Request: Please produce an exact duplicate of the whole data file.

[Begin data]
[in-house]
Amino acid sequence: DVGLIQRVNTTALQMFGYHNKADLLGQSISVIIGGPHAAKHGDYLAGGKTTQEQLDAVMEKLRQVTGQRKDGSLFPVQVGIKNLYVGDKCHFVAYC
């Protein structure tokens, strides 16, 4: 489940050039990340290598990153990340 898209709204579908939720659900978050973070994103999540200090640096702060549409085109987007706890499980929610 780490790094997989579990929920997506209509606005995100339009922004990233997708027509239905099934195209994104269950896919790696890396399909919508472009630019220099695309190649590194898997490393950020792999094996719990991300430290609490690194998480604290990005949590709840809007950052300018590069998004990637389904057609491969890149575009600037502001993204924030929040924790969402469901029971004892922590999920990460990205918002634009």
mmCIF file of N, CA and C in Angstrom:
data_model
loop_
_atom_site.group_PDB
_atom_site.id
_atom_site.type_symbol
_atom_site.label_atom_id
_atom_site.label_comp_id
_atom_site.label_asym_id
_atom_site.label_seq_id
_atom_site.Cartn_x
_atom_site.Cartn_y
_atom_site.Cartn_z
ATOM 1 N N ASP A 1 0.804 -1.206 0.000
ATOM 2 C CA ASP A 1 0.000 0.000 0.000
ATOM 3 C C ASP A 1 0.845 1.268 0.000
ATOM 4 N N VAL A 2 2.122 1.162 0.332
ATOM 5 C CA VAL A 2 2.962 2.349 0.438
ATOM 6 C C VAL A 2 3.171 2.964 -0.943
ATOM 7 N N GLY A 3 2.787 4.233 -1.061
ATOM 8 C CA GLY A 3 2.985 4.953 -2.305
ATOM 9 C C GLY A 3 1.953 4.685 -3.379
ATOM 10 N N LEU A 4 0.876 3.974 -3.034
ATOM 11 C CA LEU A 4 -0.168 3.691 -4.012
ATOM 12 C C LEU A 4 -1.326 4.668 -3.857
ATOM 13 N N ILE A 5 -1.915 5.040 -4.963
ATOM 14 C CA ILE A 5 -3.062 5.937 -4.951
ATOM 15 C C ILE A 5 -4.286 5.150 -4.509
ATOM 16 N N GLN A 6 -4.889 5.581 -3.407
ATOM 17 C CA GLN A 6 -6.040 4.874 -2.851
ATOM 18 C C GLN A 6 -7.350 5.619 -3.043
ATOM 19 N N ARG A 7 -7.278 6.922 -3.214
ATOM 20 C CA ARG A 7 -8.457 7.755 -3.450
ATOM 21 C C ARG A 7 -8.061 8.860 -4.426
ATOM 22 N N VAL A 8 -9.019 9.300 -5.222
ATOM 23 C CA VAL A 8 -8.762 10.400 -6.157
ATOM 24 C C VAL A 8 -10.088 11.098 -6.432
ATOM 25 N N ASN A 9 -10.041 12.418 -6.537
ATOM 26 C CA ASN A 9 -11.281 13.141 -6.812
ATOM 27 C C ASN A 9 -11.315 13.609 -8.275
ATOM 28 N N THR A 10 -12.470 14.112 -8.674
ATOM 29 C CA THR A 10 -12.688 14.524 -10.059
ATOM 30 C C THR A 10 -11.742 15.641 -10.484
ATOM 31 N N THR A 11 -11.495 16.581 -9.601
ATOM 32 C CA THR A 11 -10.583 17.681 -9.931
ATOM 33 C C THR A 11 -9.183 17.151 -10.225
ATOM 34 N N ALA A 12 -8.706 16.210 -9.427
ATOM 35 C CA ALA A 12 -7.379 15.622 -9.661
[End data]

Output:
[in-house]
Amino acid sequence: DVGLIQRVNTTALQMFGYHNKADLLGQSISVIIGGPHAAKHGDYLAGGKTTQEQLDAVMEKLRQVTGQRKDGSLFPVQVGIKNLYVGDKCHFVAYC
């Protein structure tokens, strides 16, 4: 489940050039990340290598990153990340 898209709204579908939720659900978050973070994103999540200090640096702060549409085109987007706890499980929610 780490790094997989579990929920997506209509606005995100339009922004990233997708027509239905099934195209994104269950896919790696890396399909919508472009630019220099695309190649590194898997490393950020792999094996719990991300430290609490690194998480604290990005949590709840809007950052300018590069998004990637389904057609491969890149575009600037502001993204924030929040924790969402469901029971004892922590999920990460990205918002634009």
mmCIF file of N, CA and C in Angstrom:
data_model
loop_
_atom_site.group_PDB
_atom_site.id
_atom_site.type_symbol
_atom_site.label_atom_id
_atom_site.label_comp_id
_atom_site.label_asym_id
_atom_site.label_seq_id
_atom_site.Cartn_x
_atom_site.Cartn_y
_atom_site.Cartn_z
ATOM 1 N N ASP A 1 0.804 -1.206 0.000
ATOM 2 C CA ASP A 1 0.000 0.000 0.000
ATOM 3 C C ASP A 1 0.845 1.268 0.000
ATOM 4 N N VAL A 2 2.122 1.162 0.332
ATOM 5 C CA VAL A 2 2.962 2.349 0.438
ATOM 6 C C VAL A 2 3.171 2.964 -0.943
ATOM 7 N N GLY A 3 2.787 4.233 -1.061
ATOM 8 C CA GLY A 3 2.985 4.953 -2.305
ATOM 9 C C GLY A 3 1.953 4.685 -3.379
ATOM 10 N N LEU A 4 0.876 3.974 -3.034
ATOM 11 C CA LEU A 4 -0.168 3.691 -4.012
ATOM 12 C C LEU A 4 -1.326 4.668 -3.857
ATOM 13 N N ILE A 5 -1.915 5.040 -4.963
ATOM 14 C CA ILE A 5 -3.062 5.937 -4.951
ATOM 15 C C ILE A 5 -4.286 5.150 -4.509
ATOM 16 N N GLN A 6 -4.889 5.581 -3.407
ATOM 17 C CA GLN A 6 -6.040 4.874 -2.851
ATOM 18 C C GLN A 6 -7.350 5.619 -3.043
ATOM 19 N N ARG A 7 -7.278 6.922 -3.214
ATOM 20 C CA ARG A 7 -8.457 7.755 -3.450
ATOM 21 C C ARG A 7 -8.061 8.860 -4.426
ATOM 22 N N VAL A 8 -9.019 9.300 -5.222
ATOM 23 C CA VAL A 8 -8.762 10.400 -6.157
ATOM 24 C C VAL A 8 -10.088 11.098 -6.432
ATOM 25 N N ASN A 9 -10.041 12.418 -6.537
ATOM 26 C CA ASN A 9 -11.281 13.141 -6.812
ATOM 27 C C ASN A 9 -11.315 13.609 -8.275
ATOM 28 N N THR A 10 -12.470 14.112 -8.674
ATOM 29 C CA THR A 10 -12.688 14.524 -10.059
ATOM 30 C C THR A 10 -11.742 15.641 -10.484
ATOM 31 N N THR A 11 -11.495 16.581 -9.601
ATOM 32 C CA THR A 11 -10.583 17.681 -9.931
ATOM 33 C C THR A 11 -9.183 17.151 -10.225
ATOM 34 N N ALA A 12 -8.706 16.210 -9.427
ATOM 35 C CA ALA A 12 -7.379 15.622 -9.661